Over the last decade, drone technology has progressed to make many industrial enterprises more efficient, cost effective, and safer. Drones are being used to inspect industrial sites for safety and security breaches or collect aerial data. Companies will hire a third party drone operator or employ an in house drone team to deploy the drones. Looking to find a niche in the industrial drone market, an Israeli start up company developed a drone system that eliminates the need for outsourcing a drone operator or having to train a team of in house drone operators.
In 2014, Mier Kliner and Ran Krauss founded Airobotics in Petah Tiqva, Israel. With a dedicated team of experts in aerospace design, software engineering, robust electronic systems, and commercial drone experience, Airobotics slowly became leaders in the industrial drone market. Their platform is based on three parts, a drone, a drone base, and custom software. Together, the trifecta has facilitated Airobotics to become the only worldwide company with permission to fly fully autonomous drones.
The first part of the platform is Optimus, an industrial grade, rust and erosion proof drone. Optimus has a 30 minute flight time and a 2.2lb mission specific, interchangeable payload capacity. Optimus does not need a pilot onsite to launch, fly, or land the drone. All flight and mission operations are done automatically. The drone is housed onsite in a large containment box called Airbase that acts as its charging and mission control station. When ready to be deployed, Airbase slides open a top hatch and raises a platform on which Optimus locks into. Once the platform is in position, Optimus automatically launches to carry out a programmed mission. When the mission is complete, or the battery needs recharging, Optimus automatically returns to land on the Airbase platform. The platform lowers into the Airbase unit, and the hatch closes. Inside the closed Airbase, a robotic arm can switch out Optimus’s payload or battery so the drone can get back to work with little downtime.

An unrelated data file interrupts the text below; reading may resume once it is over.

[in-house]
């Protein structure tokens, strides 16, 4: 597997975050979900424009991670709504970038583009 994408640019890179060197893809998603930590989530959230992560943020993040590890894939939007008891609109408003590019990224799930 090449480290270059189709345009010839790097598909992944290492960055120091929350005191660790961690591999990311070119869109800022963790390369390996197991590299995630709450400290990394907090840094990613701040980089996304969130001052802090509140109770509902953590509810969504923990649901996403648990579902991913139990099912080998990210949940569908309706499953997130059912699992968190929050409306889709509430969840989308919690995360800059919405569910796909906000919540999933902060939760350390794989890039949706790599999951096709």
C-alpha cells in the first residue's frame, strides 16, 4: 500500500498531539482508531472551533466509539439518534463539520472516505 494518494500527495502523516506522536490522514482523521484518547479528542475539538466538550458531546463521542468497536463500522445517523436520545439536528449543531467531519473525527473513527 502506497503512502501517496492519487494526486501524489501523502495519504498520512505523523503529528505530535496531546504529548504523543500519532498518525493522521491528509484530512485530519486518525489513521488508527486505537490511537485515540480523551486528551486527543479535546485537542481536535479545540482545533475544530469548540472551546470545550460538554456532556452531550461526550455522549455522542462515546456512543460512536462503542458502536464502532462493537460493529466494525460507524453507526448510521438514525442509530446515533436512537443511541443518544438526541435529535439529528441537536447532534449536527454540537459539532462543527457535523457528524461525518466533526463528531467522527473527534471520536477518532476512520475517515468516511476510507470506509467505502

Enabling the whole process is the third part of the Airobotics platform aptly called Software. As explained on their website, “Airobotics software can be accessed anywhere and anytime, enabling users to program, control and manage missions in one click, and processes raw aerial data, transforming it into concise, actionable insight. Designed for simplicity, the software answers the needs of users in real-time.” Missions can be preprogrammed with Software including a schedule for use, GPS locations, specific payload needs, data collection points, anything the user would need the drone to do. Once programmed, the user doesn’t even need to push a button to initiate missions. The Software will autonomously engage Airbase and Optimus based on the inputted data.
In 2018, Airobotics opened their North American headquarters in Scottsdale, Arizona after receiving a waiver from the Federal Aviation Administration to operate their fully autonomous platform in the United States. Around the same time, Airobotics received similar permission from Australia’s Civil Aviation Authority. As their operations continue to expand worldwide, Airobotics hopes to establish Scottsdale as their new global headquarters. “Airobotics is experiencing massive momentum and expanding across geographies,” Ran Krauss said. “We have a strong business pipeline, and to keep up with demand for our technology, we are continuing to expand operations across the countries in which we operate.” This demand includes mining, oil and gas, seaports, and other industrial facilities. In January of 2021, Airobotics announced that they would also be expanding operations in the United States to assist in the events of natural disasters and security operations.